FROM tomorrow, the world’s worst Christmas party collides with Charles Dickens’ classic ghost story for a fortnight in an immersive theatrical event at The Basement, City Screen, York.

York company Procter Goblins, specialists in “shocking and thought-provoking experiences”, usually like their shows to be “trashy, crude and often politically incorrect”. In this case, they throw A Christmas Carol into the mire of a typically nightmare office party, dive in and see what comes to the surface.

As director Benji Rose puts it: “An office Christmas party takes an unexpected turn for the worse; there’s no food, no entertainment and – worst of all – no booze.

“Complete with bad karaoke, games, no budget and meaningless managerial slogans, the office workers revolt and ugly home truths come spilling out.

“However, when one of their colleagues picks up a copy of A Christmas Carol, everything changes. Mundane turns into magic as Dickens’ classic is brought to life in a truly unique way.”

Explaining the thinking behind Procter Goblins’ latest reinvention of A Christmas Carol, Benji says: “Many of us have experienced a work’s Christmas event or worked in an office environment. We all know these people; from the manager spouting cringe-worthy buzzwords, to the grumpy secretary that’s been there far too long.

“Our audiences will become immersed in their world as they join them in their journey through the most unusual gathering of their lives.”

Procter Goblins have served up such past shows as Grimm Up North, a dark tour around York with corrupted and adult versions of classic fairy tales; Scenes From A Teenage Killing, an immersive birthday party experience, and Night Of The Northern Dead, a ghost walk with some very naughty ghosts.

You can see a theme developing there, a mischievous, darkly humorous style of theatre that also saw Benji and co staging A Christmas Carol upstairs at The Black Swan Inn in Peasholme Green, as presented by a travelling troupe of actors steeped in Victoriana.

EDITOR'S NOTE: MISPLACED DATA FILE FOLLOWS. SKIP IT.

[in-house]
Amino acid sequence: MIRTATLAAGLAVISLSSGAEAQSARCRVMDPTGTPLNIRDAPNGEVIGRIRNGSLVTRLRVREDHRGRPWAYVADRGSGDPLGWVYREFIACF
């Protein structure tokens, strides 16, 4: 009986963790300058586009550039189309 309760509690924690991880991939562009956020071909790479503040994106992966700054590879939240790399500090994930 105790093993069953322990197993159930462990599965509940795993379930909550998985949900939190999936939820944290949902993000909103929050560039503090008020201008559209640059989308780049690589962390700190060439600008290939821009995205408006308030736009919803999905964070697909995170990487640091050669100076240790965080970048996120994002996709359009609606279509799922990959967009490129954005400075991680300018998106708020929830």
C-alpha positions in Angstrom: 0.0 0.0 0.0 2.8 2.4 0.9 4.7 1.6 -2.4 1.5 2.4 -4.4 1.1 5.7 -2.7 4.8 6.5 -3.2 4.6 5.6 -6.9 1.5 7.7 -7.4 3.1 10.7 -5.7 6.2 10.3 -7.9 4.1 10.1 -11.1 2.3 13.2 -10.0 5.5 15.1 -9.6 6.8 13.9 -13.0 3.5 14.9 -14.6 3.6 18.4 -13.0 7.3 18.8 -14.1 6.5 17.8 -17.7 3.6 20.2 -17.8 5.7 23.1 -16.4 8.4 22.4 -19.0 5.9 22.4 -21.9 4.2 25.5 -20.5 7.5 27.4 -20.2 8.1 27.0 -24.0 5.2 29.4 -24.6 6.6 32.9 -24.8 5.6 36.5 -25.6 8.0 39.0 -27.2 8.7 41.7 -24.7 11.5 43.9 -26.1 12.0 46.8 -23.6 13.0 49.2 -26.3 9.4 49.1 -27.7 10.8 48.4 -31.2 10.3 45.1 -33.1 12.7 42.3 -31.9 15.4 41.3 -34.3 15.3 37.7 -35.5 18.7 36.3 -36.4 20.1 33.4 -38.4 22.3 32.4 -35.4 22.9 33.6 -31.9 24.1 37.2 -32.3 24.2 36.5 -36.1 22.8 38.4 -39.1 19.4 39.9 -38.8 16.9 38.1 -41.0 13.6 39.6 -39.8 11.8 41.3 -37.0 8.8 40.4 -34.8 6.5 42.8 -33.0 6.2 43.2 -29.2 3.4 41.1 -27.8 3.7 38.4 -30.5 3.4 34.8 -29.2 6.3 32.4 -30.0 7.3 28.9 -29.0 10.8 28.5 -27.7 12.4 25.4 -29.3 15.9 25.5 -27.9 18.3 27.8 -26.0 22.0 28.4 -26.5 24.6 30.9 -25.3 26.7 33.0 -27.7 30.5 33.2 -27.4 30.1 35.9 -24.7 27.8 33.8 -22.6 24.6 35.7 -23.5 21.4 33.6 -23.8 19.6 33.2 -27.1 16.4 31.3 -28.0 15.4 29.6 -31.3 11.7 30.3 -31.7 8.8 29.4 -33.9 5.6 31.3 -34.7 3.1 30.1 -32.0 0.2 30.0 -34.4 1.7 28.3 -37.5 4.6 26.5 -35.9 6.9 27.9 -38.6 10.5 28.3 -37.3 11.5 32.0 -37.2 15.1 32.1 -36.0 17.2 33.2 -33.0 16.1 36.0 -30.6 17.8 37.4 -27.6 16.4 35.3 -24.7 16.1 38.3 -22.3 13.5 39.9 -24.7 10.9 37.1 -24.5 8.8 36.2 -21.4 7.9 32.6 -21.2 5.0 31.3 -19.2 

“Part of the appeal of Dickens’ story is that you can do it in different ways,” says Benji. “We took a break from it last winter after doing our Victorian version for two years, the first one done ‘straight’; the second one done with the acting troupe putting it on as a show,” says Benji.

“The spark for the new one was that I like reading about conceptually exciting theatre, and there’s a show in New York called Gatz, performed by Elevator Repair Service, who read The Great Gatsby, all of it, cover to cover, and the show is set in an office.

“The thing that struck me was the office structure because I wanted something that everyone could relate to; thinking about ‘what are the dynamics in each office?’.

“So the characters that open our production are based on office stereotypes, heavily influenced by The Office TV sitcom. I started to play about with how I could take an office party and turn it into A Christmas Carol.”

This time, says Benji, the “trashy, crude and often politically incorrect” element of the show is confined to the office-party characters, rather than Procter Goblins’ interpretation of Dickens’ ghost story.

“The basic premise is that it’s a Christmas party where everything’s gone wrong, and from there they start doing A Christmas Carol to save the day, really.

“The party gets tense, very tense, and in fact the first third of the show is nothing to do with A Christmas Carol. They’ve gathered to say farewell to their late colleague Jake, and it’s turning into probably the worst tribute ever to anybody!” reckons Benji.

“The key thing is that everyone knows these people; they may not have worked with all of them, but they know them, maybe in their family, maybe wider afield.

“Once the office staff start doing A Christmas Carol, the more they get into it, and one thing I’ve tried to work on is find parallels between the office workers and similar characters in Dickens’ story.

“That was important because the link between the party and the story’s characters had to make sense – and I genuinely believe we’ve created a version of A Christmas Carol as it’s never been done before.”

Benji promises live music, games, gossip and office politics when company regular Lee Gemmell, playing Scrooge once more, is joined by Procter Goblin newcomers Antony Branco, Carl Bowstead, Gemma Louise Keane, Ellie Stephenson and Josh Makuch.

“The thing we really want to do is find the magic in the mundanity of everyday life, so everything we use in the play is something you’d find at an office party, as we want to give it an air of authenticity,” concludes Benji.

Procter Goblins present Christmas Carol: Office Party on December 6, 9. 11 to 13, 16 and 17 at 7.30pm. Tickets cost £10 at or on 0871 902 5747 or £11 on the door.